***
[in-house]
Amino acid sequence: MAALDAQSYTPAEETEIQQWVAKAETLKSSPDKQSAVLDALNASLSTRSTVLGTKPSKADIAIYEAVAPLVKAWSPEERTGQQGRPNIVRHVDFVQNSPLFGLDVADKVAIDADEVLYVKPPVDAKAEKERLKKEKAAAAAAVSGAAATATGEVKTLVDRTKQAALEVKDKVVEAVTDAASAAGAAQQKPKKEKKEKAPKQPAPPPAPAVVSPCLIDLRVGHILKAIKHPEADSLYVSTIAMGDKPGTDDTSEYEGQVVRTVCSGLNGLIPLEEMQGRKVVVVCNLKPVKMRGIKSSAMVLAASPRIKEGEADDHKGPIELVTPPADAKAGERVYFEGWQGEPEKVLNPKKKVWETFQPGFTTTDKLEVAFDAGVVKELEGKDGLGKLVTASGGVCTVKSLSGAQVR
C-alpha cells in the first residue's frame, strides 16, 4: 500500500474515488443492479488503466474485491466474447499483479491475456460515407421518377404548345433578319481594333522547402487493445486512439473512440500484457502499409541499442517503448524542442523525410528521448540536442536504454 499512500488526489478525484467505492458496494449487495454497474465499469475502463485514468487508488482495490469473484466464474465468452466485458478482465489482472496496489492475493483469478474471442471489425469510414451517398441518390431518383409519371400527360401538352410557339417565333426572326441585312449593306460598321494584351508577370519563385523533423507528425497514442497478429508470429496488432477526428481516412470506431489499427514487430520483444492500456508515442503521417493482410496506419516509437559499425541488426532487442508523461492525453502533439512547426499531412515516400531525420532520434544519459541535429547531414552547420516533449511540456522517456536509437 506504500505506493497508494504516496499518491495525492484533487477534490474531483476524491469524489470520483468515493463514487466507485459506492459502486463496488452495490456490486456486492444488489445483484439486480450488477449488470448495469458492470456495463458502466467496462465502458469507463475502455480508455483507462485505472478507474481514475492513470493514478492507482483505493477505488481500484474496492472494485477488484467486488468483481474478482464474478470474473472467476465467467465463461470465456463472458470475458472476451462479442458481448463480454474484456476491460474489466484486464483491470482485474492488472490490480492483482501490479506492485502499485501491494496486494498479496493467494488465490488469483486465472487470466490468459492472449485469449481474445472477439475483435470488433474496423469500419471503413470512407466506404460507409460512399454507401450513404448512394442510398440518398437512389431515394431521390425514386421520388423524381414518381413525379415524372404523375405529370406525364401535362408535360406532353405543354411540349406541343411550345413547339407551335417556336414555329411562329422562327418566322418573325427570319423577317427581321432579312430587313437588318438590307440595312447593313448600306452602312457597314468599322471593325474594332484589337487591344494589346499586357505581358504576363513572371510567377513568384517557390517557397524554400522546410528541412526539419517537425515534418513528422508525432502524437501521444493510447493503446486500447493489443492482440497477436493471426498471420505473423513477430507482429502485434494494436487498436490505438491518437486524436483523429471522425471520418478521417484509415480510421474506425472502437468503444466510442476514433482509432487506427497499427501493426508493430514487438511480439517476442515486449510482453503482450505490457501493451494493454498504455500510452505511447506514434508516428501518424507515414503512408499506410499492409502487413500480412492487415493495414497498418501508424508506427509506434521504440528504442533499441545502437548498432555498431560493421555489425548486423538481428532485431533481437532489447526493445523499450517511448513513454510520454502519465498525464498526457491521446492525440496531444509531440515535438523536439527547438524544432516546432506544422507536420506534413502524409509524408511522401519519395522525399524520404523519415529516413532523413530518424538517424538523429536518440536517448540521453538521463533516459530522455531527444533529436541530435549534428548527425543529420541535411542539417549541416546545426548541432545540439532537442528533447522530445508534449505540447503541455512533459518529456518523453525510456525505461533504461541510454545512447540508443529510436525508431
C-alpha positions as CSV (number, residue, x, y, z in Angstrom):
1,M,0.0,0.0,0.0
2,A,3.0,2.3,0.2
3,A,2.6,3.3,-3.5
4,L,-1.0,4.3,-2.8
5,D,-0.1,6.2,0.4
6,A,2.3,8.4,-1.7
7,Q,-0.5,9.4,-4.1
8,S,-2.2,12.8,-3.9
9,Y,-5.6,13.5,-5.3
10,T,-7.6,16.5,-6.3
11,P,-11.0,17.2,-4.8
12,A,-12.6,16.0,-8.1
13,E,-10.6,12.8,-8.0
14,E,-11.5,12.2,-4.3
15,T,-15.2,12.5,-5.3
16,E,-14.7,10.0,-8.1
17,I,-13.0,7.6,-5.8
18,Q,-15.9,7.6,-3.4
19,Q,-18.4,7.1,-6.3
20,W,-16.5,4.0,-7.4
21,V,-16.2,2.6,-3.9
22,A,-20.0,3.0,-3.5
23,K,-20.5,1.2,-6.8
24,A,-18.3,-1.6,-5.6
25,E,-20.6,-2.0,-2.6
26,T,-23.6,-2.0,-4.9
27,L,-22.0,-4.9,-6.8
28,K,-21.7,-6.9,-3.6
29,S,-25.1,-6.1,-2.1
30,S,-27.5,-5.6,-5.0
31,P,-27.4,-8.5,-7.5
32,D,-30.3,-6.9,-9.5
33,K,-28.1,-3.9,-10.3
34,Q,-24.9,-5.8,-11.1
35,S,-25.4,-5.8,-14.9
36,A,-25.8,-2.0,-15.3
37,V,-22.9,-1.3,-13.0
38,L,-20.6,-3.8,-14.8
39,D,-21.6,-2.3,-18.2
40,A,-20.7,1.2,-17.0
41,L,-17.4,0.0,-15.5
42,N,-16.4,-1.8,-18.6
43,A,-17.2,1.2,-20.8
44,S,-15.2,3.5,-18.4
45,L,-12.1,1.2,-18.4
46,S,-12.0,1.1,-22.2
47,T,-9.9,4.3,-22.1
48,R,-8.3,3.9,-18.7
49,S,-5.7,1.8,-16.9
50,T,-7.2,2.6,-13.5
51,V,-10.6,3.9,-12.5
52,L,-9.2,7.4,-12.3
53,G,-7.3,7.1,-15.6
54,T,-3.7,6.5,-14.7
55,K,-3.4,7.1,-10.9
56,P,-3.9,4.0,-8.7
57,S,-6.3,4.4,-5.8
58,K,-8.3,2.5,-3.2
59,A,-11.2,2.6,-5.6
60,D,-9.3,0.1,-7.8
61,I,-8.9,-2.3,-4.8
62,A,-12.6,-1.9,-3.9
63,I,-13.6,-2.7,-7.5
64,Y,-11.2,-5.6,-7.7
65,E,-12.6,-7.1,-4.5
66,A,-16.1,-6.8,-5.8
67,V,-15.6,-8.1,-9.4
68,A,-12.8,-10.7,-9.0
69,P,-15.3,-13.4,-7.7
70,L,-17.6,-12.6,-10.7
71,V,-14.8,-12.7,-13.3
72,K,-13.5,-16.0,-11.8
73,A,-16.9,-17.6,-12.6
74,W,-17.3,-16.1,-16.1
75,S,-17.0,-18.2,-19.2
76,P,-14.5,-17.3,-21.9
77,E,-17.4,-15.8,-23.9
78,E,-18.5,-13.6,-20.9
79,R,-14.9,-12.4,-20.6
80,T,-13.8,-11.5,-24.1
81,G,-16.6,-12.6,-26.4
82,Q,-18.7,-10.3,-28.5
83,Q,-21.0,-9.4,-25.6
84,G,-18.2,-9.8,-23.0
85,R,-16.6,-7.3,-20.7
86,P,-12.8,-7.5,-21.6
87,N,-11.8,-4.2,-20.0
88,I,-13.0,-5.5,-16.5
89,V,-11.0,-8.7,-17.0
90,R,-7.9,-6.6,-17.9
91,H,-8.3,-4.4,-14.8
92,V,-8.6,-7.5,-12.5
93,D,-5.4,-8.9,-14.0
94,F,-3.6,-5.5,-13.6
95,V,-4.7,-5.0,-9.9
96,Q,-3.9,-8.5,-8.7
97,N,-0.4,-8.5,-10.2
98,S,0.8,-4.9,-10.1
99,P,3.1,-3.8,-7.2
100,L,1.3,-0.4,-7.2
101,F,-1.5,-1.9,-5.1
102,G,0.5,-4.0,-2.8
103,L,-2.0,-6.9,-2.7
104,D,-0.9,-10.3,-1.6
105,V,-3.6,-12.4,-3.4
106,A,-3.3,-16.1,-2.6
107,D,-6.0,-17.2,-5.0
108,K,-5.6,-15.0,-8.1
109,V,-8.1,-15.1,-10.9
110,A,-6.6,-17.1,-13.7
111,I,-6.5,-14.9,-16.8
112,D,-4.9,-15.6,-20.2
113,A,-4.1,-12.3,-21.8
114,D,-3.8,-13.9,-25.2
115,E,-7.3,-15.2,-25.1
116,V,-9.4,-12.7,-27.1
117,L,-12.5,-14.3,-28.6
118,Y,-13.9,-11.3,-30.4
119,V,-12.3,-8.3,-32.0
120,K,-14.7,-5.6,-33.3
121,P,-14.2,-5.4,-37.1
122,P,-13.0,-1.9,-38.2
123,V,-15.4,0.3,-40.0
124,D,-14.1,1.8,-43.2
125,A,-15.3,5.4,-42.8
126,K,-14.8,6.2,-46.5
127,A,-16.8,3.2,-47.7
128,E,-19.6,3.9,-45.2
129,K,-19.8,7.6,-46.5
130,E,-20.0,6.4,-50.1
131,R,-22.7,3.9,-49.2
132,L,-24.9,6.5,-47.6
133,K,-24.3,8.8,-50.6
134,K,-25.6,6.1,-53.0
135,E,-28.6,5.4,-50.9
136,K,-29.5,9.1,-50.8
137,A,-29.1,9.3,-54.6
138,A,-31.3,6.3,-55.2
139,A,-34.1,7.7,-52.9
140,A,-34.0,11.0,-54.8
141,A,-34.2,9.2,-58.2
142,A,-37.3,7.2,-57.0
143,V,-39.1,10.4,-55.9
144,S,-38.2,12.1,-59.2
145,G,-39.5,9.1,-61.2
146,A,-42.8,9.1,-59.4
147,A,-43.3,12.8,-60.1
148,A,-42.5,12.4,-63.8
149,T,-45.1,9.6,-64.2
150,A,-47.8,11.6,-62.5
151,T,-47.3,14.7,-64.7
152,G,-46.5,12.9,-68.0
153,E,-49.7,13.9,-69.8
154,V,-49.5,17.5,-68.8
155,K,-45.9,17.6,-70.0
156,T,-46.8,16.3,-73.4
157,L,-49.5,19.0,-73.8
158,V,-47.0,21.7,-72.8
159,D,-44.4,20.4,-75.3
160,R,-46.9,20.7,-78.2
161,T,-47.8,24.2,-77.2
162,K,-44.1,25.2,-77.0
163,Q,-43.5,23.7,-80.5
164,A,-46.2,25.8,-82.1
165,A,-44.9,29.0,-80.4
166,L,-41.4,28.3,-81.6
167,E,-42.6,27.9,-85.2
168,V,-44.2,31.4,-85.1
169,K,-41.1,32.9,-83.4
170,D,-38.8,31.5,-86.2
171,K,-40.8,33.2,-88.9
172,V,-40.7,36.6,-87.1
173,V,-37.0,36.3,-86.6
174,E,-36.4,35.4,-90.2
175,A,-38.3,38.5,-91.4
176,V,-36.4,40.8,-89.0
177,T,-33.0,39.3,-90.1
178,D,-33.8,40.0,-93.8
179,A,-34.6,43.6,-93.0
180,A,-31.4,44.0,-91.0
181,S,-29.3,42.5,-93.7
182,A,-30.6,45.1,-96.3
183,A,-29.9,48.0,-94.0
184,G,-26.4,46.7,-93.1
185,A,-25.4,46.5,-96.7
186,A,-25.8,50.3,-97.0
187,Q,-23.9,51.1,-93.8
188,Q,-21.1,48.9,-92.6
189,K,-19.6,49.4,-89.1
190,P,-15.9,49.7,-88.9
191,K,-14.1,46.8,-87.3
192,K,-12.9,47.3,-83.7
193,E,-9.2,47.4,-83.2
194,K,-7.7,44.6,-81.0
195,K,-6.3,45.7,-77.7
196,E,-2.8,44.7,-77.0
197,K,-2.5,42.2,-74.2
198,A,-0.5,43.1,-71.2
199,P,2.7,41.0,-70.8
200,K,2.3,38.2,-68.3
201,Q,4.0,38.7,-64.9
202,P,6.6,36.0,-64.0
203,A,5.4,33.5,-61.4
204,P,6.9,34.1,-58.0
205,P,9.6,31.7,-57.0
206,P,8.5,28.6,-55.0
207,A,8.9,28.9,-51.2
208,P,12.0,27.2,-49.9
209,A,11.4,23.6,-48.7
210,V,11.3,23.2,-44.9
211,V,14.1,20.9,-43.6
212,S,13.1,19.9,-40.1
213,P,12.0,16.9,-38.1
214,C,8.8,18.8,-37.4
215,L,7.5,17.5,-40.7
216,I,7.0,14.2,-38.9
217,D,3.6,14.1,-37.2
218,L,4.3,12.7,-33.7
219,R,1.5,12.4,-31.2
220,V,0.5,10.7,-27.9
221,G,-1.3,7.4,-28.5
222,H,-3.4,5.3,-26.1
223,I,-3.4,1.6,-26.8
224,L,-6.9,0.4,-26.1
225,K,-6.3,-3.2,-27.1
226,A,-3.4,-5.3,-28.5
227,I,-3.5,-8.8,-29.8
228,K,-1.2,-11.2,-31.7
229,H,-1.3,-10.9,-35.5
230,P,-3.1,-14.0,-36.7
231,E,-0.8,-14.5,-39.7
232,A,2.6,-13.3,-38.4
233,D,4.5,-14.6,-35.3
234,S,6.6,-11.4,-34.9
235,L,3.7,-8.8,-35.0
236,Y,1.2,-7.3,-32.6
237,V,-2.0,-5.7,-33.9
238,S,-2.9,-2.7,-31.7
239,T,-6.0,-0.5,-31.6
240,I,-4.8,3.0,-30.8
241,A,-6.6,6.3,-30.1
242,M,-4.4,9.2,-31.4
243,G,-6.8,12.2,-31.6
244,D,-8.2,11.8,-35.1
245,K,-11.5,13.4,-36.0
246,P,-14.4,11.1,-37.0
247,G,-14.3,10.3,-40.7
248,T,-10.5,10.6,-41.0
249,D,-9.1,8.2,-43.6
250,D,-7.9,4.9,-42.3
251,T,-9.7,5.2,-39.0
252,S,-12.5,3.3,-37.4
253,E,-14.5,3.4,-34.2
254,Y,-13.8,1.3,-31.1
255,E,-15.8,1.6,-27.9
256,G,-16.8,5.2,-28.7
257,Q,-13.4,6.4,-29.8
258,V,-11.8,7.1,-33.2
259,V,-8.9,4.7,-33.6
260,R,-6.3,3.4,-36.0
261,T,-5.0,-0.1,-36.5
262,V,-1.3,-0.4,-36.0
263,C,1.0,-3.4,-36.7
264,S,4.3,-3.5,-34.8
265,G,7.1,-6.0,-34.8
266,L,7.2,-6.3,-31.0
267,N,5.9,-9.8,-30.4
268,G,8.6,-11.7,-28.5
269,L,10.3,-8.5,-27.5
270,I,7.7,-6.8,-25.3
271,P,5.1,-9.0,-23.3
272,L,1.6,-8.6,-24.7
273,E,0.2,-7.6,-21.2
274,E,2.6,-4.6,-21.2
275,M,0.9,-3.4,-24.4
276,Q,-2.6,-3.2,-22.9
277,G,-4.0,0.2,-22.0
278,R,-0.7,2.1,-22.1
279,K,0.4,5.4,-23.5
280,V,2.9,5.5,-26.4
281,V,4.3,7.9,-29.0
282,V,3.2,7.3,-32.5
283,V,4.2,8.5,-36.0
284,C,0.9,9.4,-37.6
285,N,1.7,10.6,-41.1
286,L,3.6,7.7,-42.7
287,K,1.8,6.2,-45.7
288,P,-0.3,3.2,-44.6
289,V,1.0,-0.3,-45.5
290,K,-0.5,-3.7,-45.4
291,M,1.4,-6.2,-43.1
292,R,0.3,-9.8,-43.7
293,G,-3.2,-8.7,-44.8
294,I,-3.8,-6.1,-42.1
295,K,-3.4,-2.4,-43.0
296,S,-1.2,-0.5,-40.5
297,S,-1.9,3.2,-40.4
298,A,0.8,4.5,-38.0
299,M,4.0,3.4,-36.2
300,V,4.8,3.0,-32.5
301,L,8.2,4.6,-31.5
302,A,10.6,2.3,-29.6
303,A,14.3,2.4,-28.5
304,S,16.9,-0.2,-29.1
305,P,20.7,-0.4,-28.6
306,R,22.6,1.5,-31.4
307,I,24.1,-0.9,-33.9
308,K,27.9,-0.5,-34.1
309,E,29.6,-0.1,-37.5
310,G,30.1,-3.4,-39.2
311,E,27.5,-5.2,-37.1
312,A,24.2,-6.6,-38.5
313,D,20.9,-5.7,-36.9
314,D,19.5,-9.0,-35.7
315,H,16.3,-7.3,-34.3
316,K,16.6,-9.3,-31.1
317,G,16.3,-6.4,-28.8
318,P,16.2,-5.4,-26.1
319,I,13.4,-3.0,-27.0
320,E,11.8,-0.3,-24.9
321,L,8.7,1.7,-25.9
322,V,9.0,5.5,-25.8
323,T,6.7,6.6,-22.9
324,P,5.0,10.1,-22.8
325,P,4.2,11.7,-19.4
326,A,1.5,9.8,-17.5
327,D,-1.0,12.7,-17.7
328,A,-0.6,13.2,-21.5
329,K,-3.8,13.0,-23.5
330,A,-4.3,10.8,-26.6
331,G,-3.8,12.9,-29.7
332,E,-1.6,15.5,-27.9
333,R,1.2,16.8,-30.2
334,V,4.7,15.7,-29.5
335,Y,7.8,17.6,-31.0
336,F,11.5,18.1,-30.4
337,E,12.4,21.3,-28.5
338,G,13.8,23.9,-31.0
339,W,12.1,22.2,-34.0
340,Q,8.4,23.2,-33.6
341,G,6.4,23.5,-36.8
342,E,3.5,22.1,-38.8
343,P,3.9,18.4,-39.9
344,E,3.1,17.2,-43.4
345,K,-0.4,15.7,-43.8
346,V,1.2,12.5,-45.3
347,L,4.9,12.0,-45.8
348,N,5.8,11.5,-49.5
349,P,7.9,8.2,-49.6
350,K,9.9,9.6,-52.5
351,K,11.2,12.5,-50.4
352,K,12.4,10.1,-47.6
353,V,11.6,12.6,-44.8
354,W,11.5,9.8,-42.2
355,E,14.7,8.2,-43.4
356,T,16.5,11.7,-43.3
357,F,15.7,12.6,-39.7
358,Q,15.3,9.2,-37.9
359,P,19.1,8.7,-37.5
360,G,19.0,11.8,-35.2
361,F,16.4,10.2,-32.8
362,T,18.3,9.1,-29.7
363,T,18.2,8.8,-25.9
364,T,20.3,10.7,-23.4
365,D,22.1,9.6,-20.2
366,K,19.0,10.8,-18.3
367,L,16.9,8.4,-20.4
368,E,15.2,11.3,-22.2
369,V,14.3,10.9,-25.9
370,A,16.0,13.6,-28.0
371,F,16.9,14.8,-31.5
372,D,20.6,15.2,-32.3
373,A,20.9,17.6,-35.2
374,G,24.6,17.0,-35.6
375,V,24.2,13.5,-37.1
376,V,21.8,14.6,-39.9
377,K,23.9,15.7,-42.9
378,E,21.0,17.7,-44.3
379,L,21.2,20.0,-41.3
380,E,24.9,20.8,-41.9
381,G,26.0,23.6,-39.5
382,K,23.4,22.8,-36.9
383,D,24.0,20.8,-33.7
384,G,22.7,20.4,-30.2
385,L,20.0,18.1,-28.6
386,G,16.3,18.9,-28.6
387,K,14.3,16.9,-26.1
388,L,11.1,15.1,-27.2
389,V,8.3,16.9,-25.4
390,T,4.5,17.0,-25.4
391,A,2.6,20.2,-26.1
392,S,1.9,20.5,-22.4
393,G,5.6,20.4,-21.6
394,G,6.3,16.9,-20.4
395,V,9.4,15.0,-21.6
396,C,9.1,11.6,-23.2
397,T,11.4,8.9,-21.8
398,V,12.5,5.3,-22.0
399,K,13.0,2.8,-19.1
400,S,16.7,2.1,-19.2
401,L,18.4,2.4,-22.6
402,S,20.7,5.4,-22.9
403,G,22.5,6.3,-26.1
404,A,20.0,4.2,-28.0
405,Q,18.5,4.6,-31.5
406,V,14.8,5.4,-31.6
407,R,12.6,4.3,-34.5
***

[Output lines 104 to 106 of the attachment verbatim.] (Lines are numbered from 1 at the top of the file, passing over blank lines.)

100,L,1.3,-0.4,-7.2
101,F,-1.5,-1.9,-5.1
102,G,0.5,-4.0,-2.8